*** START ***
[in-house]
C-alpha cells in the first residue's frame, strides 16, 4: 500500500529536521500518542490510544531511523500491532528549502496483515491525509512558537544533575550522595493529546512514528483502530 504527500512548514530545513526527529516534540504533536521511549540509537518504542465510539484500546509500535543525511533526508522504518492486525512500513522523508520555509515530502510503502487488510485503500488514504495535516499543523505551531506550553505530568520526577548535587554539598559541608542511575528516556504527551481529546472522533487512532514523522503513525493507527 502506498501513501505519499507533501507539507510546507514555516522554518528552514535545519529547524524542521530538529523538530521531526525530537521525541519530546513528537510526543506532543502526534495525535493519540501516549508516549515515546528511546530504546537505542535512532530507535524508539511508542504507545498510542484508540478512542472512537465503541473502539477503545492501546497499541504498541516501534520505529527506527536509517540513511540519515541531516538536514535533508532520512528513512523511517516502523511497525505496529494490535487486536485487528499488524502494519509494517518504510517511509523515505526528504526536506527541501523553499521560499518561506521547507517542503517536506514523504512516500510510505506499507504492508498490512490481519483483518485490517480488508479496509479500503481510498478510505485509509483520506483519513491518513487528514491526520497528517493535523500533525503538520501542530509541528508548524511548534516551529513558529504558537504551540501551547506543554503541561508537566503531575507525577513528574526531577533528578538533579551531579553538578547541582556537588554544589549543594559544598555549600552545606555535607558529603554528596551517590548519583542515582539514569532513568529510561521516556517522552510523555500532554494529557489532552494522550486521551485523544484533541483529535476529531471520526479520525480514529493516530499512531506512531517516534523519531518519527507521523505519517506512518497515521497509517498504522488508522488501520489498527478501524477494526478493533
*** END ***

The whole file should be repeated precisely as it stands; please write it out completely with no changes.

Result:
[in-house]
C-alpha cells in the first residue's frame, strides 16, 4: 500500500529536521500518542490510544531511523500491532528549502496483515491525509512558537544533575550522595493529546512514528483502530 504527500512548514530545513526527529516534540504533536521511549540509537518504542465510539484500546509500535543525511533526508522504518492486525512500513522523508520555509515530502510503502487488510485503500488514504495535516499543523505551531506550553505530568520526577548535587554539598559541608542511575528516556504527551481529546472522533487512532514523522503513525493507527 502506498501513501505519499507533501507539507510546507514555516522554518528552514535545519529547524524542521530538529523538530521531526525530537521525541519530546513528537510526543506532543502526534495525535493519540501516549508516549515515546528511546530504546537505542535512532530507535524508539511508542504507545498510542484508540478512542472512537465503541473502539477503545492501546497499541504498541516501534520505529527506527536509517540513511540519515541531516538536514535533508532520512528513512523511517516502523511497525505496529494490535487486536485487528499488524502494519509494517518504510517511509523515505526528504526536506527541501523553499521560499518561506521547507517542503517536506514523504512516500510510505506499507504492508498490512490481519483483518485490517480488508479496509479500503481510498478510505485509509483520506483519513491518513487528514491526520497528517493535523500533525503538520501542530509541528508548524511548534516551529513558529504558537504551540501551547506543554503541561508537566503531575507525577513528574526531577533528578538533579551531579553538578547541582556537588554544589549543594559544598555549600552545606555535607558529603554528596551517590548519583542515582539514569532513568529510561521516556517522552510523555500532554494529557489532552494522550486521551485523544484533541483529535476529531471520526479520525480514529493516530499512531506512531517516534523519531518519527507521523505519517506512518497515521497509517498504522488508522488501520489498527478501524477494526478493533